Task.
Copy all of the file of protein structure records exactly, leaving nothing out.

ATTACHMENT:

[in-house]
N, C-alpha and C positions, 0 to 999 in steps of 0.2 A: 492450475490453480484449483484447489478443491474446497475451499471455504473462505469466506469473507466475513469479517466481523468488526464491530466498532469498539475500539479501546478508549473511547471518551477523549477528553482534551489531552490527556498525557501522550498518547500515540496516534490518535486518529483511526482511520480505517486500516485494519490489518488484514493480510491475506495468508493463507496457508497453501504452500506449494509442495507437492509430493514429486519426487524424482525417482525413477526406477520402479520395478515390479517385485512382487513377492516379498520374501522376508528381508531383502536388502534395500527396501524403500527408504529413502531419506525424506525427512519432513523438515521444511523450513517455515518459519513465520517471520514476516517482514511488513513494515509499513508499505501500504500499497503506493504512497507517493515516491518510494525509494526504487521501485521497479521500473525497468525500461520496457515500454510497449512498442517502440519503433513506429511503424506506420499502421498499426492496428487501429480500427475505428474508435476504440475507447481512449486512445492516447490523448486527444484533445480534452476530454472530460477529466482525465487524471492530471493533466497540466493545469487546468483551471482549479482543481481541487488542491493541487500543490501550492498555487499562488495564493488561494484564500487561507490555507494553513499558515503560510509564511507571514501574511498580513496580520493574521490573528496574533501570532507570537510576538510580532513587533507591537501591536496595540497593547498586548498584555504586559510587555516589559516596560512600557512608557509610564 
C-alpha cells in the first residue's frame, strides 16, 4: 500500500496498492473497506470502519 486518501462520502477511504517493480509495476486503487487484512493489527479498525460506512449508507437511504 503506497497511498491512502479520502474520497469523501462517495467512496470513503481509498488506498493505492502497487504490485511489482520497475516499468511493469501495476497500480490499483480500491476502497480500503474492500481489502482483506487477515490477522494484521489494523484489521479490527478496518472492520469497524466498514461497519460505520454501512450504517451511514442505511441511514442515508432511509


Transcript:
[in-house]
N, C-alpha and C positions, 0 to 999 in steps of 0.2 A: 492450475490453480484449483484447489478443491474446497475451499471455504473462505469466506469473507466475513469479517466481523468488526464491530466498532469498539475500539479501546478508549473511547471518551477523549477528553482534551489531552490527556498525557501522550498518547500515540496516534490518535486518529483511526482511520480505517486500516485494519490489518488484514493480510491475506495468508493463507496457508497453501504452500506449494509442495507437492509430493514429486519426487524424482525417482525413477526406477520402479520395478515390479517385485512382487513377492516379498520374501522376508528381508531383502536388502534395500527396501524403500527408504529413502531419506525424506525427512519432513523438515521444511523450513517455515518459519513465520517471520514476516517482514511488513513494515509499513508499505501500504500499497503506493504512497507517493515516491518510494525509494526504487521501485521497479521500473525497468525500461520496457515500454510497449512498442517502440519503433513506429511503424506506420499502421498499426492496428487501429480500427475505428474508435476504440475507447481512449486512445492516447490523448486527444484533445480534452476530454472530460477529466482525465487524471492530471493533466497540466493545469487546468483551471482549479482543481481541487488542491493541487500543490501550492498555487499562488495564493488561494484564500487561507490555507494553513499558515503560510509564511507571514501574511498580513496580520493574521490573528496574533501570532507570537510576538510580532513587533507591537501591536496595540497593547498586548498584555504586559510587555516589559516596560512600557512608557509610564 
C-alpha cells in the first residue's frame, strides 16, 4: 500500500496498492473497506470502519 486518501462520502477511504517493480509495476486503487487484512493489527479498525460506512449508507437511504 503506497497511498491512502479520502474520497469523501462517495467512496470513503481509498488506498493505492502497487504490485511489482520497475516499468511493469501495476497500480490499483480500491476502497480500503474492500481489502482483506487477515490477522494484521489494523484489521479490527478496518472492520469497524466498514461497519460505520454501512450504517451511514442505511441511514442515508432511509